- 7. Vol 20, No. 3;Mar 2013 124 office@multidisciplinarywulfenia.org rotation angle ( o 90 ) and spacing ratio (S/D=3) at Rayleigh number ( 18Ra ), and this is contrary to the above interpretation, which mostly may be due to the experimental error. To clarify the effectiveness of the porous medium in an improving natural convection heat transfer from the two cylinders of the test (the first and second cylinder), Figure (11) has been adopted, which represents the relationship between the improvement ratio of the heat transfer and the rotation angle of each cylinder, at a certain temperature difference and different spacing ratios, using results of the present study and results of the previous study that was conducted by (Al-Sammarraie, 2010). It is obvious that the improvement ratio in the heat transfer from each two cylinders is not less than (1.3). Also, the highest improvement ratio is (2.4), which means that the amount of the heat transfer from any embedded cylinder in the porous medium at any rotation angle and spacing ratio is almost higher twice than the amount of the heat transfer from any free cylinder at the same arrangement. Accordingly, it is clear that the granules of the porous medium operates as a catalyst or effective improver for the natural convection heat transfer as a result of the compound work for both the fluid and solid medium in transferring heat by conduction and convection, besides the continuous smashing, by the medium granules, for the viscous boundary layer which is trying to growth on the surfaces of the two cylinders, which leads to make the thermal boundary layer surrounding these cylinders thinner than the thickness of the thermal boundary layer surrounding the free cylinders, thereby increasing the dissipation of heat from the embedded cylinders in comparison with free cylinders at the same arrangement and the same temperature difference. An empirical formula was extracted for the experimental data of natural convection heat transfer with the effective parameters on this process for both two cylinders (the first and second cylinder). The least squares fitting method was used for this purpose. The average heat transfer from any cylinder was represented by average Nusselt number as a function of medium Rayleigh number and rotation angle, where the correlating equation can be expressed as: cb RaaNu )cos1.(. (8) where a, b, and c are the experimental constants. Using the form of the Equation (8), the experimental results for the heat transfer from the two cylinders and using the least squares fitting method, the experimental constants values were extracted for this equation for both two cylinders as shown in Table (1) for the first cylinder ( ) and Table (2) for the second cylinder ( ). A correlating equation was devised for natural convection heat transfer from each cylinder more general than the previous one. Where another variable was added to the two previous variables which is the spacing ratio between the two cylinders (S/D), so the average Nusselt number has become in terms of a set of non-dimensional variables as follows: DSRafNu /,, (9) As proposed in this formula, average Nusselt number has been linked versus the spacing ratio and rotation angle, as well as Rayleigh number for each cylinder as shown in the following equation: dcb DSRaaNu )/.()cos1.(. (10) Using the fitting method aforementioned and applying it on the experimental results, the experimental constants values of Equation (10), for the first and second cylinder, were extracted as follows: 1st Cylinder ( ): a = 0.877, b = 0.225, c = -0.256, d = 0.814 and: 2nd Cylinder ( ): a = 1.138, b = 0.233, c = 0.073, d = 0.219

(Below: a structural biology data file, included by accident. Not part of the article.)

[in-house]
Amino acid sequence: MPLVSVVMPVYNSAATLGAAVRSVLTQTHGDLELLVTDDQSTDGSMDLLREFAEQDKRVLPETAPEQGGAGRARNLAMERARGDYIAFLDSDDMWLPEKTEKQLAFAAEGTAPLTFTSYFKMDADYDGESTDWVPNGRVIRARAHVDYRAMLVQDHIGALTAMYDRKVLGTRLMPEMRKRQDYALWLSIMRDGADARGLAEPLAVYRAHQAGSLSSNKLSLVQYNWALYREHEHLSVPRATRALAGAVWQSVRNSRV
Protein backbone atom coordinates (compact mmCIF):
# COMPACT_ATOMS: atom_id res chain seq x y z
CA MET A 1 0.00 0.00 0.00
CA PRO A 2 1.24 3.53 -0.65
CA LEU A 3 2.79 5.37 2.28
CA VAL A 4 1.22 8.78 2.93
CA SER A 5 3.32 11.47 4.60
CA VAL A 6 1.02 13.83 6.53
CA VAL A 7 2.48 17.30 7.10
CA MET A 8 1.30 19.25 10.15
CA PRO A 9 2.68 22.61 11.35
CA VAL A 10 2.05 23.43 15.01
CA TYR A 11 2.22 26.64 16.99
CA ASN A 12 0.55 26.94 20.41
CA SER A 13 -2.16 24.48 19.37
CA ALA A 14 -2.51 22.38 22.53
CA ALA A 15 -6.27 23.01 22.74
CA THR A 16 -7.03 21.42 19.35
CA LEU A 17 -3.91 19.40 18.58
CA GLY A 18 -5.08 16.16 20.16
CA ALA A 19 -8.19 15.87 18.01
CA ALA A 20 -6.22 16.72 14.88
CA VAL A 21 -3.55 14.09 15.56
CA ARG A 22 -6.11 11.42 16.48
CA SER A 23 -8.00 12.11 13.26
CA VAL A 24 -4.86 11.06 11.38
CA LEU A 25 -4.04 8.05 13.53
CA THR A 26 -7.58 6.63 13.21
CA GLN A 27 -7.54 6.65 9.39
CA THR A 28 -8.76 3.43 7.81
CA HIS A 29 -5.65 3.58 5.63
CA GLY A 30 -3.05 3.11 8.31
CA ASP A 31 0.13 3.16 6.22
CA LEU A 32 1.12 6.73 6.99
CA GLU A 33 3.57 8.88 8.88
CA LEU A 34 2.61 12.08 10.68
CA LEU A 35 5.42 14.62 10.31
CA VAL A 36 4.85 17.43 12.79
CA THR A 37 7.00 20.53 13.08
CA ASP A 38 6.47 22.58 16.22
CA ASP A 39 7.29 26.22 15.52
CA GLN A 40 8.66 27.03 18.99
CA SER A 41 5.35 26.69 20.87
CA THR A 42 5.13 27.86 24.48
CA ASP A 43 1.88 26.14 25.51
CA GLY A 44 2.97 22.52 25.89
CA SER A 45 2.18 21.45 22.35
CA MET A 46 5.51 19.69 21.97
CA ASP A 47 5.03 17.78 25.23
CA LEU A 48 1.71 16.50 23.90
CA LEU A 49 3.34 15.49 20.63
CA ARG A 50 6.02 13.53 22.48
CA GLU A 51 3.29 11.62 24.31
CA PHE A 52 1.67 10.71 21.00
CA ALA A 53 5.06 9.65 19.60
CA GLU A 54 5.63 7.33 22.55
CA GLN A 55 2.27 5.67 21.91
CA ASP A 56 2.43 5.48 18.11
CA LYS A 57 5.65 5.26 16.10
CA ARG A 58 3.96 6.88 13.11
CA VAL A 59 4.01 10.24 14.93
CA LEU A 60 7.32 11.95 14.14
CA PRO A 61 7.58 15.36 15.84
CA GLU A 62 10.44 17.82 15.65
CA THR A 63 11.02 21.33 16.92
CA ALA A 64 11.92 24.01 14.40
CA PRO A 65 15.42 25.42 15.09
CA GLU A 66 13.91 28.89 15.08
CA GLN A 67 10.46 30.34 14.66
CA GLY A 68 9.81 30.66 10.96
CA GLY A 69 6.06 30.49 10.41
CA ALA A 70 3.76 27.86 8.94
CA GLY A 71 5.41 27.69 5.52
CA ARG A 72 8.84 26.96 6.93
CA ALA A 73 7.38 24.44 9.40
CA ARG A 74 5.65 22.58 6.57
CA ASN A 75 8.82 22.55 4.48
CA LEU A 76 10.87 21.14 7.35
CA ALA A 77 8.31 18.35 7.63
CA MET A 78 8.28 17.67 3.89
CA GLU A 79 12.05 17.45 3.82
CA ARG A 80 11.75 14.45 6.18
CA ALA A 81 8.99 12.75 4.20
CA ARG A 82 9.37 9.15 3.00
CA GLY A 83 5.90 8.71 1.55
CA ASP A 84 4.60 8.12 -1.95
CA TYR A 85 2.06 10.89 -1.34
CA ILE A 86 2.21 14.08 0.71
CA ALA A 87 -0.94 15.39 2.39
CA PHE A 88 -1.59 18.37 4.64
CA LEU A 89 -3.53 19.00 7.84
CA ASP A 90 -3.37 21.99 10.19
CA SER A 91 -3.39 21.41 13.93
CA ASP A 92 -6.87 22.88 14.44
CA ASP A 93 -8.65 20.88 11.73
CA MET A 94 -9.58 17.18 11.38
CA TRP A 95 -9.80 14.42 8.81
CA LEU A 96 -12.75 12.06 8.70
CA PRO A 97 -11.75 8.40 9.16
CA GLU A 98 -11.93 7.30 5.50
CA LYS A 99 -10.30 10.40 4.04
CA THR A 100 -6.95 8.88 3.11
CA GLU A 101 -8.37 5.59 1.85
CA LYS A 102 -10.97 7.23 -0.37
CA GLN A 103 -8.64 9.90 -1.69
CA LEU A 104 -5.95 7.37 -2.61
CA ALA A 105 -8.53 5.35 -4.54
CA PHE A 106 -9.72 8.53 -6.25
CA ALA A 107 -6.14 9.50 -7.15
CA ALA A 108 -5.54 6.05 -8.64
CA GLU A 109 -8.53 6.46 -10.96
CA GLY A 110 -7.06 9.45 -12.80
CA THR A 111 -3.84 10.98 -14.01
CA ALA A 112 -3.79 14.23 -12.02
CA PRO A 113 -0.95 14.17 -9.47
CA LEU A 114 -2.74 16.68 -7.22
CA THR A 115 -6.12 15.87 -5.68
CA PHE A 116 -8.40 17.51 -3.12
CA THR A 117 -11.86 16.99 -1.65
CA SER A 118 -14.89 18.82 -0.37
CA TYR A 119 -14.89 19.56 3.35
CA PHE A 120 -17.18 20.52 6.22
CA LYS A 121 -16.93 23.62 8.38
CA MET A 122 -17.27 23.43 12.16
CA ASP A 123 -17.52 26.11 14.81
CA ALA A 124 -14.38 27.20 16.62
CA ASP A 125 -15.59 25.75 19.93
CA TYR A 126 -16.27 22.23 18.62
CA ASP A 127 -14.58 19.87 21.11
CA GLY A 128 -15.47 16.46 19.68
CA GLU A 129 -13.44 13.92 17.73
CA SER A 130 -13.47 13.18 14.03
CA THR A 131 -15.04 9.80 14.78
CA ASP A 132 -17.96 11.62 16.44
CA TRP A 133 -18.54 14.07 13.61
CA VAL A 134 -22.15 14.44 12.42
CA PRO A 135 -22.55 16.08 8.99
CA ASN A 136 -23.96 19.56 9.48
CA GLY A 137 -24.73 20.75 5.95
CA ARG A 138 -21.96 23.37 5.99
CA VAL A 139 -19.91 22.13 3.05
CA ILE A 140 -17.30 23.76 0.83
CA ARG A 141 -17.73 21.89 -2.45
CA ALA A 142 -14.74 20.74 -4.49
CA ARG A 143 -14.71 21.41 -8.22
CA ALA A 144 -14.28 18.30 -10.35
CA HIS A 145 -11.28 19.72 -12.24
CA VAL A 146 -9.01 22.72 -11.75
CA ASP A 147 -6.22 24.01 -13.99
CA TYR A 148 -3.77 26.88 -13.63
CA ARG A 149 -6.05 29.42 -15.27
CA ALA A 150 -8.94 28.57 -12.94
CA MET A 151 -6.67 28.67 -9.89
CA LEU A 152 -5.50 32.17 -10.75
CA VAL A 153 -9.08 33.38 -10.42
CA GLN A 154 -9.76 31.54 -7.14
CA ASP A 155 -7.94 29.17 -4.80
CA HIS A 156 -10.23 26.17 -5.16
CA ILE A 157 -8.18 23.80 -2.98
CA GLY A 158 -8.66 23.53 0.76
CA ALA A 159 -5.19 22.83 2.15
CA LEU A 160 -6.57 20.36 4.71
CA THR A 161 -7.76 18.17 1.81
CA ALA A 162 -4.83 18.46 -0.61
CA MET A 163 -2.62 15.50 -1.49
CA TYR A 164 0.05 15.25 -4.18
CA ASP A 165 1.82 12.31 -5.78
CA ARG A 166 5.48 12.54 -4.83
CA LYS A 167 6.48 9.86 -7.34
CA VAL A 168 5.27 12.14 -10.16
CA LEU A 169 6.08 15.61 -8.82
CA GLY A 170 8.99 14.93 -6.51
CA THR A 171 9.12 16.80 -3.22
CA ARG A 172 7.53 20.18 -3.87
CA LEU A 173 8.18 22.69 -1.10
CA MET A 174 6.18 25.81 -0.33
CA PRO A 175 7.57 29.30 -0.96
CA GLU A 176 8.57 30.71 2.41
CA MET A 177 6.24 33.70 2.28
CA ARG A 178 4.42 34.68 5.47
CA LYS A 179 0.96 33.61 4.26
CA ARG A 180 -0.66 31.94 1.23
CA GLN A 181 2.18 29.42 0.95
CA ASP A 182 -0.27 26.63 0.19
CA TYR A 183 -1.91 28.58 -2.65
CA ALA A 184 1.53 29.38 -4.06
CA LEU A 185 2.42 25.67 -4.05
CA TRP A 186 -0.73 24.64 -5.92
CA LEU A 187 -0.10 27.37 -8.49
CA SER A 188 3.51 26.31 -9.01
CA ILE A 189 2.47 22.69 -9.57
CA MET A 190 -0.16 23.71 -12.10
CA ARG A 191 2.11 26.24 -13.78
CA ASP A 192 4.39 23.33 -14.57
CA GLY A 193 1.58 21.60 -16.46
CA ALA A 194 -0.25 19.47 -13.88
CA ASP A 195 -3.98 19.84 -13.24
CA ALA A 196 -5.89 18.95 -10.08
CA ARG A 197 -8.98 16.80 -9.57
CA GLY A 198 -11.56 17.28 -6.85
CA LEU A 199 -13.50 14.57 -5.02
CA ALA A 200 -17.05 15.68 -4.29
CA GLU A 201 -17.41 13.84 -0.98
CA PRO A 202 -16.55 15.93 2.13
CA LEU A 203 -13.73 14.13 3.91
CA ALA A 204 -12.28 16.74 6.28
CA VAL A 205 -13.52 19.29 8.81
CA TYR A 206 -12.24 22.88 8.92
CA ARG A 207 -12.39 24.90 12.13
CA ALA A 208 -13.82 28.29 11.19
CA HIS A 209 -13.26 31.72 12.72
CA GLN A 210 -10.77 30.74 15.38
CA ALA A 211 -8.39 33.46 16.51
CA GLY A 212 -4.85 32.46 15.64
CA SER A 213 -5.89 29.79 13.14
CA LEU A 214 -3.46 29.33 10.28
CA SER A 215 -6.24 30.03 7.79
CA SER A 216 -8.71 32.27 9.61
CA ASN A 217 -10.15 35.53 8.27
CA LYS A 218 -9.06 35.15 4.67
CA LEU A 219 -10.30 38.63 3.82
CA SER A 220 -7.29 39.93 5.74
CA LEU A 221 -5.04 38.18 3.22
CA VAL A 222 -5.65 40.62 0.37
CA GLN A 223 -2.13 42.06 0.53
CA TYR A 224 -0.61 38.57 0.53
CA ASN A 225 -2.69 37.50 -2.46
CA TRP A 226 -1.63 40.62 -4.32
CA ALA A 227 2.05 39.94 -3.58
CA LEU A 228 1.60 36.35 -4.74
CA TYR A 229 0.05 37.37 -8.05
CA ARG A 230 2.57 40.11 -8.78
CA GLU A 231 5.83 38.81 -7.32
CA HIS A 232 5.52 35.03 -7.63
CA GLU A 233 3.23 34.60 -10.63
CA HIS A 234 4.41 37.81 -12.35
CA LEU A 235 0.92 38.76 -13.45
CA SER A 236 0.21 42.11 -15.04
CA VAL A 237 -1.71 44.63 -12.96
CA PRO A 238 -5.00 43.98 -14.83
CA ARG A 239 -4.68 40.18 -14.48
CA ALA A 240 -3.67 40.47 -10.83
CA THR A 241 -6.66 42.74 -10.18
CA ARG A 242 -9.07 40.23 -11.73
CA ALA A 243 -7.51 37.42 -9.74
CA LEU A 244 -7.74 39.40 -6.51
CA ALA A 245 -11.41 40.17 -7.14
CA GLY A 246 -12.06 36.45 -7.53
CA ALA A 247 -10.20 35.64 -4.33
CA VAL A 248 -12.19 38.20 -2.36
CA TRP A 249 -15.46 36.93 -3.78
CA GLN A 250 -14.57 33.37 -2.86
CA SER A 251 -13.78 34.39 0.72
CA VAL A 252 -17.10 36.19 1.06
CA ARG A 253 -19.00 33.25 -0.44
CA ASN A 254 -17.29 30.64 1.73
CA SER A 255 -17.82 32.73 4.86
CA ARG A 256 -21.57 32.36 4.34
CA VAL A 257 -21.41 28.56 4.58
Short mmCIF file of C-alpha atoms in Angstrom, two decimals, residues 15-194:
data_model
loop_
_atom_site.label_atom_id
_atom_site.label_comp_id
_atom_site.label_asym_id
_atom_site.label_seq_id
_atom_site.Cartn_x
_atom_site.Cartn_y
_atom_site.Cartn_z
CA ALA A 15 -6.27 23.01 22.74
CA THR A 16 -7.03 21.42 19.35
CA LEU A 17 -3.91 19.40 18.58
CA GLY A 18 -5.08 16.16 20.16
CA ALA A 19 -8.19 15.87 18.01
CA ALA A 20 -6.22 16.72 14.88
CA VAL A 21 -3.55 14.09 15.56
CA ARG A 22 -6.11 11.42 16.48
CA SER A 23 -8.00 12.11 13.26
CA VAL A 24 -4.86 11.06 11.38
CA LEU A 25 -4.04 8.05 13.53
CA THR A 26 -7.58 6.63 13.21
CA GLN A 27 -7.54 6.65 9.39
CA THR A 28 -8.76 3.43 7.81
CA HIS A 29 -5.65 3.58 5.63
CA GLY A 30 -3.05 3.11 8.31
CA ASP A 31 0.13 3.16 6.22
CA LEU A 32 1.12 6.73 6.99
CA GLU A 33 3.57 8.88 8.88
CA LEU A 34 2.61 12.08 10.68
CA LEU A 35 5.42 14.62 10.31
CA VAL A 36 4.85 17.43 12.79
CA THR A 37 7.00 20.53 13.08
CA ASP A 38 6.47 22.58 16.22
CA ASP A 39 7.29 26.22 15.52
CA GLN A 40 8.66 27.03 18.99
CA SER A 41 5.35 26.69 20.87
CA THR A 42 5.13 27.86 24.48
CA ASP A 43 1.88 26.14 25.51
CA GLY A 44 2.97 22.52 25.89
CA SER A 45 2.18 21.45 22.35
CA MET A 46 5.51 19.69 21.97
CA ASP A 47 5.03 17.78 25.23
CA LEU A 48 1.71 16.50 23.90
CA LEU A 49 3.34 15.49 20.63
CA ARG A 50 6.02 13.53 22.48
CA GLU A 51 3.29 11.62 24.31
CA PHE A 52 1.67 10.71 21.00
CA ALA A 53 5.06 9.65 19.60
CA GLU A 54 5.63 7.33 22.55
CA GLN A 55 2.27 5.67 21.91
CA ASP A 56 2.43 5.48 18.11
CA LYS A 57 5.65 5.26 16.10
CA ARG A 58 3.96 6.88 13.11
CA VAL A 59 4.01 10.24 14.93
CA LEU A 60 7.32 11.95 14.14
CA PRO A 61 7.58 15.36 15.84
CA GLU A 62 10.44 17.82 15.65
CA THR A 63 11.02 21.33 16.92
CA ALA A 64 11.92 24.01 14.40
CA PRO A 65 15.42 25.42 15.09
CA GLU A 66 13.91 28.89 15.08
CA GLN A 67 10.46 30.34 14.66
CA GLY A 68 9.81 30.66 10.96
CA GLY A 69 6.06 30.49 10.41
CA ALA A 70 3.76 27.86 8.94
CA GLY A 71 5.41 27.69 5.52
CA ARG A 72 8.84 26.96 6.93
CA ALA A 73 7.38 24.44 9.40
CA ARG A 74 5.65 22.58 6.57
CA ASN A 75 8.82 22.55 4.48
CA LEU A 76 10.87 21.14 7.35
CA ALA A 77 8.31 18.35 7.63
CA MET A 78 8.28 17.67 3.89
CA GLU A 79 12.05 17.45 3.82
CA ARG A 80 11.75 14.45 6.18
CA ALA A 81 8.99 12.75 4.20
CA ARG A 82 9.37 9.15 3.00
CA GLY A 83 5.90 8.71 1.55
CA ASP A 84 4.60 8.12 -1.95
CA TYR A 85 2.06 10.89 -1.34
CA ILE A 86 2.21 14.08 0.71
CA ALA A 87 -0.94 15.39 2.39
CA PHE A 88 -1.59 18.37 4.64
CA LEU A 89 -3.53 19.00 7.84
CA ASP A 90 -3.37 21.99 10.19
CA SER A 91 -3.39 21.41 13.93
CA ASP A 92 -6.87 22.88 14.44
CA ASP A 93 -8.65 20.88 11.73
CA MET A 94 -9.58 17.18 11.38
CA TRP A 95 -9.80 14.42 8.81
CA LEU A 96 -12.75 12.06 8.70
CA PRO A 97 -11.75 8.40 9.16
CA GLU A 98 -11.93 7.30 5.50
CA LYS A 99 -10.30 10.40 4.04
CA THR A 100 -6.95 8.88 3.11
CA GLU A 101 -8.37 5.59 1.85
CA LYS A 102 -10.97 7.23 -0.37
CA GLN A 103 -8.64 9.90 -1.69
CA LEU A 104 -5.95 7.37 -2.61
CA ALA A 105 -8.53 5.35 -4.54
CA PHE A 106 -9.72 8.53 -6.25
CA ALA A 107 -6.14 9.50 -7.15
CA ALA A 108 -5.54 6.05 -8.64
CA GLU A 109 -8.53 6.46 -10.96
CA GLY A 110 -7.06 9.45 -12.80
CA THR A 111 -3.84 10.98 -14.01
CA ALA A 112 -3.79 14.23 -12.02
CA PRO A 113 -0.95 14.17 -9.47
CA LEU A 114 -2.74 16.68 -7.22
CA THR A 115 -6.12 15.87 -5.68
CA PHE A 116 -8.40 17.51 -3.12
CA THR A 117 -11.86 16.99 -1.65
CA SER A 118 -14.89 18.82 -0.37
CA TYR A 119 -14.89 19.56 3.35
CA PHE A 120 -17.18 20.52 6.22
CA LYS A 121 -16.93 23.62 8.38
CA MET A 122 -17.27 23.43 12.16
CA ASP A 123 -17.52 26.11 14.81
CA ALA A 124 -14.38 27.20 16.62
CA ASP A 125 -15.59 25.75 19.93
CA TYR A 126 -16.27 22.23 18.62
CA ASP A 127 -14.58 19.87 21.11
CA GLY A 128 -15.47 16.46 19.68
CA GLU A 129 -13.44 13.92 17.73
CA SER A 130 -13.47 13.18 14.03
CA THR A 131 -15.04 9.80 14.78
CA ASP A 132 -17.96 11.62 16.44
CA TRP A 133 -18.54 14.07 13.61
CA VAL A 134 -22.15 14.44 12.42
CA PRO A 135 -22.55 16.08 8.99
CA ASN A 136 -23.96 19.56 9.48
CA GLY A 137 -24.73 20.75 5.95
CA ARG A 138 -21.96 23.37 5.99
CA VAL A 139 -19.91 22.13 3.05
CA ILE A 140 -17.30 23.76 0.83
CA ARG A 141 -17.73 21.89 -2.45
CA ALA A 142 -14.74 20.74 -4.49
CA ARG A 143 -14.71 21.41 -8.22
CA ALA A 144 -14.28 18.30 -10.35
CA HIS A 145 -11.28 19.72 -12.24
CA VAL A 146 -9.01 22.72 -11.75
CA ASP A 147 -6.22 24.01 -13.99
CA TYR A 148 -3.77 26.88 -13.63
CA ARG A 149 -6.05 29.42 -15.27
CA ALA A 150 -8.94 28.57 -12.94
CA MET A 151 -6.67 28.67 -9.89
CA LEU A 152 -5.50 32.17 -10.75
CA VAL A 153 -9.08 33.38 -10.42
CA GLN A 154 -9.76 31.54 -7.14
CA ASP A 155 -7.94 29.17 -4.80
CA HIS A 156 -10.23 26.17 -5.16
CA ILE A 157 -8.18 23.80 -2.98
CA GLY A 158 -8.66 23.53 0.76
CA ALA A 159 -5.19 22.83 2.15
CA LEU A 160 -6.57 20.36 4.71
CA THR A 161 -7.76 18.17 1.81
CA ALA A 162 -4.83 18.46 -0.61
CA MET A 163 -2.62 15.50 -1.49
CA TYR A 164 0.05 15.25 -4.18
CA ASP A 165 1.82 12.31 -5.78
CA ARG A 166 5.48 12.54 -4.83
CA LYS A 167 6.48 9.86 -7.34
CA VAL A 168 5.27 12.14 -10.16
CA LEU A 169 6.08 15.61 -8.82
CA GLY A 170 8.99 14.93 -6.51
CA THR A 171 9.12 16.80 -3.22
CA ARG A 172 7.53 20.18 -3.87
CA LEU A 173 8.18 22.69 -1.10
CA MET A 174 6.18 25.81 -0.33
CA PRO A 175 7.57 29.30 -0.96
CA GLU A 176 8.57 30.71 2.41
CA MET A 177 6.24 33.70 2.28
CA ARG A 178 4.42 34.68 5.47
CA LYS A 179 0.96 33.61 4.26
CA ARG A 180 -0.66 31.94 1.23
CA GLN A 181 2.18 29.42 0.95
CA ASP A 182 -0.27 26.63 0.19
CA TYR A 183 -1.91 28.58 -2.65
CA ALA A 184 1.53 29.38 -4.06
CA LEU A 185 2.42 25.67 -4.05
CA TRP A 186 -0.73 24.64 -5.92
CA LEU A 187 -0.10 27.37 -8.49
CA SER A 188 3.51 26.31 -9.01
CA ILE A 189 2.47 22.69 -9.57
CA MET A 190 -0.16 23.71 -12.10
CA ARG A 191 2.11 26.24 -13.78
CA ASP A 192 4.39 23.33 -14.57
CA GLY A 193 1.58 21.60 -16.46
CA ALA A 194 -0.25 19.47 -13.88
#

- 8. Vol 20, No. 3;Mar 2013 125 office@multidisciplinarywulfenia.org Therefore, the general form of the correlating equation of the natural convection heat transfer from the first cylinder ( ) inside a closed cylindrical enclosure filled with a porous medium at ( 1330/,976.4/ fpp kkdD ) is expressed as: 814.0256.0225.0 )/()cos1(877.0 DSRaNu , at 3/2 900 DS oo (11) Also, the general form of the correlating equation of the natural convection heat transfer from the second cylinder ( ) inside a closed cylindrical enclosure filled with a porous medium at ( 1330/,976.4/ fpp kkdD ) is expressed as: 219.0073.0233.0 )/()cos1(138.1 DSRaNu , at 3/2 900 DS oo (12) The results of heat transfer from the two cylinders (the first and second cylinder) were compared with correlating equations (11) and (12), respectively. As shown in Figure (12), a good agreement is noticed between the results and the equation curve for each cylinder. Also, the measured Nusselt number was compared with correlated Nusselt number for both two cylinders as shown in Figure (13). It is clear that, for fifty four reading points for each cylinder that (87%) of these points are located within the deviation range of ( %22 , %17 ) from their own two correlating equations, respectively. This shows how the compatibility was good between these equations and the experimental results. 4. Conclusions The present study has given a clear and fully vision about the impacts of rotation angle and spacing on the natural convection heat transfer from two embedded cylinders in a porous medium inside a closed cylindrical enclosure. These impacts can be summarized as follows: 1. The ability of dissipation heat from the two embedded cylinders is a function of the medium Rayleigh number, rotation angle and spacing between them. This ability increases with increasing Rayleigh number, changing the rotation angle and widening the spacing between these two cylinders. 2. The heat transfer from the two embedded cylinders is almost identical at rotation angle ( o 0 ) for any spacing ratio. 3. The lowest value for the heat transfer from the first cylinder ( ) is at rotation angle ( o 90 ) and spacing ratio (S/D=2) for Rayleigh numbers that taken in the current study, and the highest value for the heat transfer from it is at spacing ratio (S/D=3) and rotation angle ( o 45 ) at low Rayleigh numbers and ( o 90 ) at high Rayleigh numbers. 4. The lowest value for the heat transfer from the second cylinder ( ) is at rotation angle ( o 90 ) and spacing ratio (S/D=3) at low Rayleigh numbers and spacing ratio (S/D=2) at high Rayleigh numbers, and the highest value for the heat transfer from it is at spacing ratio (S/D=3) and rotation angle ( o 0 ) for most Rayleigh numbers that taken in this study and rotation angle ( o 90 ) at Rayleigh number ( 18Ra ). 5. The highest value of the improvement in heat transfer from the two cylinders as a result of burring or embedding them in the porous medium are about twice as much as the heat transfer from the same arrangement in the free case at the same temperature difference. 6. The two correlating equations, which were derived from the experimental results for the natural convection heat transfer from the two cylinders, are largely accepted to estimate the heat transfer from the studied arrangement within the range of their respective determinants.